Film Review: Get Out
Share This Article:
While first-time director Jordan Peele's roots may lie firmly in the world of cult comedy, by the time the opening credits of his debut feature Get Out are rolling, it's already abundantly clear that, at its core, this is a distinct step away from that field. The result of this genre shift is a film propelled by a gregariously satirical premise in the style of Guess Who's Coming To Dinner meets The Stepford Wives that, once grounded, becomes an intensely thrilling and masterfully suspenseful exploration of the currently inherent flaws that signify and further expose the distance at which American society stands from becoming truly post-racial.
Following Chris (Daniel Kaluuya), a young African-American photographer, and Rose (Allison Williams), his white nurse girlfriend, the film depicts the couple's timely trip, away from the city, to stay with her purportedly liberal parents in their seemingly homely estate in the affluent suburbs, for the first time. Chris is naturally on the apprehensive side, as any man would be in his situation, though even more so when he finds out that Rose hasn't yet told them of his skin colour.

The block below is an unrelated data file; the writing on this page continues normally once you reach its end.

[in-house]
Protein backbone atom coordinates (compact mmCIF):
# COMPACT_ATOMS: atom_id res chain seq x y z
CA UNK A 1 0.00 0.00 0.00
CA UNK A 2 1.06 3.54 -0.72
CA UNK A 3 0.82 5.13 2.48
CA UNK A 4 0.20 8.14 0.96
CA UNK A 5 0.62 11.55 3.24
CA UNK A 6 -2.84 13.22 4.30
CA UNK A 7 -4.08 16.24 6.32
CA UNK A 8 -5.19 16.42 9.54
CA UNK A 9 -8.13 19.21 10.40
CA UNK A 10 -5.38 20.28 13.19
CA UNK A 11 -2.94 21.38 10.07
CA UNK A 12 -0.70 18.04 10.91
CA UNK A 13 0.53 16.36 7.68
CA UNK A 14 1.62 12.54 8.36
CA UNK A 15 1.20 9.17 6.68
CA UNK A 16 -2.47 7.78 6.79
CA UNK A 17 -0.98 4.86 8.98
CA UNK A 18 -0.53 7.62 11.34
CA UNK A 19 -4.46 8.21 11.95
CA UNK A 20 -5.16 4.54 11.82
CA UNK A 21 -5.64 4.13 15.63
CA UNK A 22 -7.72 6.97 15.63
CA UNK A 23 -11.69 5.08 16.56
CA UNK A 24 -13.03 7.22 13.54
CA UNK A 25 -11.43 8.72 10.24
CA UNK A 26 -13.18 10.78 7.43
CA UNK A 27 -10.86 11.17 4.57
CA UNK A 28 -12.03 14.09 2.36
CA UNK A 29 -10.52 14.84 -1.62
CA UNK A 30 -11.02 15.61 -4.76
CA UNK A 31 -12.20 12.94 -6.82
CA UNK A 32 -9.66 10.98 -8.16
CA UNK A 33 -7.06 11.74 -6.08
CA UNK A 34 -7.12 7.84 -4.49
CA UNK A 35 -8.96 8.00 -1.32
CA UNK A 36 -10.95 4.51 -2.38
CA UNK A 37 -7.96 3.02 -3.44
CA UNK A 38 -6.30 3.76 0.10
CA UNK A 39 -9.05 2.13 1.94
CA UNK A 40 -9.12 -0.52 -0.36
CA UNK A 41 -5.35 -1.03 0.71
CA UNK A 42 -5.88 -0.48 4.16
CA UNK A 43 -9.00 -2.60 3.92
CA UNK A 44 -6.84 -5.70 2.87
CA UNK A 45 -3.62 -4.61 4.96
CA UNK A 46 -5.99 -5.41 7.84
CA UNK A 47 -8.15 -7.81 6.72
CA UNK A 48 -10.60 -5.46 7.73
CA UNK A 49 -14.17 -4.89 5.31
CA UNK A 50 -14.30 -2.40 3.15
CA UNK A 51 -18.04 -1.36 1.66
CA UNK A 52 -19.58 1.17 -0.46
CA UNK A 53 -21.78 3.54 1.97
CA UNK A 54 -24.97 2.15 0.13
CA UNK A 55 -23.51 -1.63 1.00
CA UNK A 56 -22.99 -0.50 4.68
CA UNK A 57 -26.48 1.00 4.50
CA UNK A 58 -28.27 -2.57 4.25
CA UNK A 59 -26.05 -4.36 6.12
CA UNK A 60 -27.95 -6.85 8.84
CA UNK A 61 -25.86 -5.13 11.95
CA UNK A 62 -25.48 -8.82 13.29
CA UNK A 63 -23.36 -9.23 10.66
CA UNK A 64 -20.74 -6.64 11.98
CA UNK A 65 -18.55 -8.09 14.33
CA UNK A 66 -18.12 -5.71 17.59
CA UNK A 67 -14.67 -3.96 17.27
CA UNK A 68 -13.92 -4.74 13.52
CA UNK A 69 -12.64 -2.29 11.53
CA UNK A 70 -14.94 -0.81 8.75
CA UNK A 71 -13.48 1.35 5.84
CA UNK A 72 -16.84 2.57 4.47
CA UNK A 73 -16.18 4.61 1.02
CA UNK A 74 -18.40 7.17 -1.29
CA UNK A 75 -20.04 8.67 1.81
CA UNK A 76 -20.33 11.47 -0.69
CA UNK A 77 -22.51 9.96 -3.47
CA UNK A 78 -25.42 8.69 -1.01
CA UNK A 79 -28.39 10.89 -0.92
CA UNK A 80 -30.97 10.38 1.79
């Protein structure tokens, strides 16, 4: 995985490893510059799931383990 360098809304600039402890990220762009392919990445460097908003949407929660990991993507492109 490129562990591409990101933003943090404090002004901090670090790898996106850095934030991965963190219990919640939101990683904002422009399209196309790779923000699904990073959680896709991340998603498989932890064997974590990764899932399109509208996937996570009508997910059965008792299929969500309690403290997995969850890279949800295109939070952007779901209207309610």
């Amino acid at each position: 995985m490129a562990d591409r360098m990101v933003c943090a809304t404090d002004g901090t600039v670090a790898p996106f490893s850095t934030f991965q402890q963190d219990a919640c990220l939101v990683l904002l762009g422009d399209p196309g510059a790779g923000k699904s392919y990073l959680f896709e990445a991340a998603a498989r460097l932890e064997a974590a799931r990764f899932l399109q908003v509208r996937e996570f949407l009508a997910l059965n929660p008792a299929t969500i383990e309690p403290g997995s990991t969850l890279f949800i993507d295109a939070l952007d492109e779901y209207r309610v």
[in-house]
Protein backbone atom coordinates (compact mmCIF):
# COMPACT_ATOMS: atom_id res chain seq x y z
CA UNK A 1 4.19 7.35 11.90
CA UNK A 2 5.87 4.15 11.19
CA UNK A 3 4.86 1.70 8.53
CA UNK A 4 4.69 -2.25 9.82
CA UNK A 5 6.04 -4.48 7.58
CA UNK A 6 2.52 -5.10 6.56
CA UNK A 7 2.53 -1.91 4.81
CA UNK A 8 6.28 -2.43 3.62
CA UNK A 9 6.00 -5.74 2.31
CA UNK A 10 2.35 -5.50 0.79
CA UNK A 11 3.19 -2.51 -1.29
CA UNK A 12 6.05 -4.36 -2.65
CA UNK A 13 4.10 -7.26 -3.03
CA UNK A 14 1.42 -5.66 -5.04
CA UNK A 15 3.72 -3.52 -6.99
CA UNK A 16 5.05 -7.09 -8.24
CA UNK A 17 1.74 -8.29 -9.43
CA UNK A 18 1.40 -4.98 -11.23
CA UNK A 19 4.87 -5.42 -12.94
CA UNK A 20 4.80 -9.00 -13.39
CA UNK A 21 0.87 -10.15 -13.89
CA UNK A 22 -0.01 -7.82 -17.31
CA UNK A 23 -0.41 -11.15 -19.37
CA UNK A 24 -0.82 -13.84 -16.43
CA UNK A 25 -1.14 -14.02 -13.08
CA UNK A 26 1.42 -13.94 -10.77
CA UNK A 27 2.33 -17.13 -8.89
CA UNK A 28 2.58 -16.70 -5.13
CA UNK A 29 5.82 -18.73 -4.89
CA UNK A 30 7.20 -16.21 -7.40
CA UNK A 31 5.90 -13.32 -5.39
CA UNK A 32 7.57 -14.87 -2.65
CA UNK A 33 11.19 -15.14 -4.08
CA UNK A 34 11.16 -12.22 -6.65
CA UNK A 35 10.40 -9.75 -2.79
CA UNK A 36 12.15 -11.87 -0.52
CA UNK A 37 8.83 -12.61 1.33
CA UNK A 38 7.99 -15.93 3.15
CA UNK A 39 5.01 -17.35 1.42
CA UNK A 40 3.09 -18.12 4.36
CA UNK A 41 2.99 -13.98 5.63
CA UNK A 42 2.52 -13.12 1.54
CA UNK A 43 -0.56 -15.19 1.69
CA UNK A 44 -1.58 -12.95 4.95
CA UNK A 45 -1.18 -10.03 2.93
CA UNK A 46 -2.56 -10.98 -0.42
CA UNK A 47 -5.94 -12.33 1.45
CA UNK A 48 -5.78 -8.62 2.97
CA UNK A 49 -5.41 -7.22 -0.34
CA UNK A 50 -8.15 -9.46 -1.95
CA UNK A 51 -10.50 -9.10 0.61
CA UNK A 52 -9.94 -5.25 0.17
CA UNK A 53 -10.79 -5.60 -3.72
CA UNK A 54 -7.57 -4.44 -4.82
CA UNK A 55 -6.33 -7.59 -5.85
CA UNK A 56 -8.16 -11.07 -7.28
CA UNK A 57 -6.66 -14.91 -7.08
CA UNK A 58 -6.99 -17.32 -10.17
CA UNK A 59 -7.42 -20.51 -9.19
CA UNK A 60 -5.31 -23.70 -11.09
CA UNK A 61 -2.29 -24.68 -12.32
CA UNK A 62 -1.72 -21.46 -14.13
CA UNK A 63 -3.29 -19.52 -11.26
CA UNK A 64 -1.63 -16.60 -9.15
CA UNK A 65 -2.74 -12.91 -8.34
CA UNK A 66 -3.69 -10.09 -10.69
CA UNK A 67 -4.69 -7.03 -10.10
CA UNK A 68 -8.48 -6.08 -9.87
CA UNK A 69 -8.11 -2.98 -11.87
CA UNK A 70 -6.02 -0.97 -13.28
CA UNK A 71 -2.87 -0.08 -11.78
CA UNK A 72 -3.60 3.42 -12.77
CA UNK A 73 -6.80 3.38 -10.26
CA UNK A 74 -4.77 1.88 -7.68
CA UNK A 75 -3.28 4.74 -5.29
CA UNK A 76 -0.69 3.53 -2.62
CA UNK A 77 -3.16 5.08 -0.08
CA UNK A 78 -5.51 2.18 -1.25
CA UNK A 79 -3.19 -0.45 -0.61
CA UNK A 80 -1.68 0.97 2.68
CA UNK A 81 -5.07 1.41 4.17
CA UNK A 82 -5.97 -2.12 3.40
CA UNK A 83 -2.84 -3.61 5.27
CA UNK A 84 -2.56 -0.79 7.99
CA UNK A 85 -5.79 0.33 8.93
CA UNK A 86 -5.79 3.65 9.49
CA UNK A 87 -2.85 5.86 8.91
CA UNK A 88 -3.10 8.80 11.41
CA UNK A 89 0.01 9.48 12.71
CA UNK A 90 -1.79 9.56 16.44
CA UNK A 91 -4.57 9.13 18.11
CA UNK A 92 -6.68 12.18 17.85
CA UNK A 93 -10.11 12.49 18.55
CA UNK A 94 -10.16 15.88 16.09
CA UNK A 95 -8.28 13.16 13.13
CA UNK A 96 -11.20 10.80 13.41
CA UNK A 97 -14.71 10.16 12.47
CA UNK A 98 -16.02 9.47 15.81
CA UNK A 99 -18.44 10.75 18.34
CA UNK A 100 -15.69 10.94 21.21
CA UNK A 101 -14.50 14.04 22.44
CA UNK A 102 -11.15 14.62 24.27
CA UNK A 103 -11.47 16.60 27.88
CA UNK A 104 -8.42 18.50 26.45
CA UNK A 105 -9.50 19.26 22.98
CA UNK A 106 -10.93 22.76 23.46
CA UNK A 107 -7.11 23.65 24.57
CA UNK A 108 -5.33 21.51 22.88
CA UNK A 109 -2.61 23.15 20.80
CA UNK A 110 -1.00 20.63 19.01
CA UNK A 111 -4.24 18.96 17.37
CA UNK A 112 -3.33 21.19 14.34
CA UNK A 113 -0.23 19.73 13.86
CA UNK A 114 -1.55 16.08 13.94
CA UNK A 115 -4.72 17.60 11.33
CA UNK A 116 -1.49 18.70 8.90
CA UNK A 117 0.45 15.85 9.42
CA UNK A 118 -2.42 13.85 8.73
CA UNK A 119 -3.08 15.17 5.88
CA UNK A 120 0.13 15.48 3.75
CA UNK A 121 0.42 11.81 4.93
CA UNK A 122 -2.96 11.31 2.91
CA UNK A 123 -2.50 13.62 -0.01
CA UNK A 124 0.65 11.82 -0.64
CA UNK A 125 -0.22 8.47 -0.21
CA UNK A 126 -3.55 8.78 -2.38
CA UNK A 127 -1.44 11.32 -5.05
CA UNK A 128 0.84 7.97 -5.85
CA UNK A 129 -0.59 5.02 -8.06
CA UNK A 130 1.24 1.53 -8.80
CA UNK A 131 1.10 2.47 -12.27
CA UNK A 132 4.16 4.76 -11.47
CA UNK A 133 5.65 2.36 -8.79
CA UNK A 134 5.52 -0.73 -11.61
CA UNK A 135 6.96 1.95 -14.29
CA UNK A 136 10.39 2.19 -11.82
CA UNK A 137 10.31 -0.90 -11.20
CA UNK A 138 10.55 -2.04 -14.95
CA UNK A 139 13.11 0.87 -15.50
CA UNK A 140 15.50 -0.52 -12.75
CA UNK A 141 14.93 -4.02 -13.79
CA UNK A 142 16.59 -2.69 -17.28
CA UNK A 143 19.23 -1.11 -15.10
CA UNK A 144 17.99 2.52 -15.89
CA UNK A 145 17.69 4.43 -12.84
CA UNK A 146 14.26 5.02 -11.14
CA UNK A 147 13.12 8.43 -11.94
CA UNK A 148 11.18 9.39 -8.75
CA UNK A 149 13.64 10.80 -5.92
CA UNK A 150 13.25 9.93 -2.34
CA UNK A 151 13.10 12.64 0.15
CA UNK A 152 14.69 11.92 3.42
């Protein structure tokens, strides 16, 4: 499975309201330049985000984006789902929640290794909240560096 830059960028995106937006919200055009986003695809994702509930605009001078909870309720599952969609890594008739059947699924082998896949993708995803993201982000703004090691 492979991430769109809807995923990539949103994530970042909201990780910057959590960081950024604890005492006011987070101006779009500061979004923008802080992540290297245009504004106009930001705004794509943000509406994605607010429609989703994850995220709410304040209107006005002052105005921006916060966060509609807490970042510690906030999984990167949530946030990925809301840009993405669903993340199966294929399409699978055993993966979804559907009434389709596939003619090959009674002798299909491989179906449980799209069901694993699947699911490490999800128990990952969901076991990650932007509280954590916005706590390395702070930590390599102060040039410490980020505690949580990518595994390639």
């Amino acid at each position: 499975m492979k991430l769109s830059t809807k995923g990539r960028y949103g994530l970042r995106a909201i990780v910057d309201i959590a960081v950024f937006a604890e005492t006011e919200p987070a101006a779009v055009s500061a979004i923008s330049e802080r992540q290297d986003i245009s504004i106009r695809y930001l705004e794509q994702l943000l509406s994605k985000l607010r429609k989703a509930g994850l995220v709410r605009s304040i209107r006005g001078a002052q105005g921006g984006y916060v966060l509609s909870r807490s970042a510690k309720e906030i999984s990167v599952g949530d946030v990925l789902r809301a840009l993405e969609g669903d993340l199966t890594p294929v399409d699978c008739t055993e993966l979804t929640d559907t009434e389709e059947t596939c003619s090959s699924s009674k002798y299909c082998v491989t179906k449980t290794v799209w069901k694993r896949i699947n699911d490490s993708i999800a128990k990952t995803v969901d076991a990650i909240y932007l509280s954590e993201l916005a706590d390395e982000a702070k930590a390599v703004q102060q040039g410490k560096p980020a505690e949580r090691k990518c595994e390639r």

Despite his obviously well-reasoned trepidation, upon their eventual arrival, it appears that there was nothing to fear. Rose's parents are incredibly welcoming almost to the point of overkill, in particularly her father Dean (Bradley Whitford). There is this arcane aura of enthusiasm about him, which first comes to the fore as they somewhat awkwardly exchange the usual introductory pleasantries, and is subsequently mirrored by almost all whom Chris meets during the visit.
Jordan Peele's directorial debut combines a witty blend of classic genre tropes, with a hearty dose of perpetually potent social commentary, to devastating effect.
- Article continues below...
- More stories you may like...
- Take part in a diamond heist with this new King of Thieves-themed escape room
- Aml Ameen and Shantol Jackson talk immigrant culture, working with Idris Elba, and '80s London life
- Nic and David Sheff on Beautiful Boy, surviving addiction, and fighting stigma
You might also like...
People who read this also read...
CONTRIBUTOR OF THE MONTH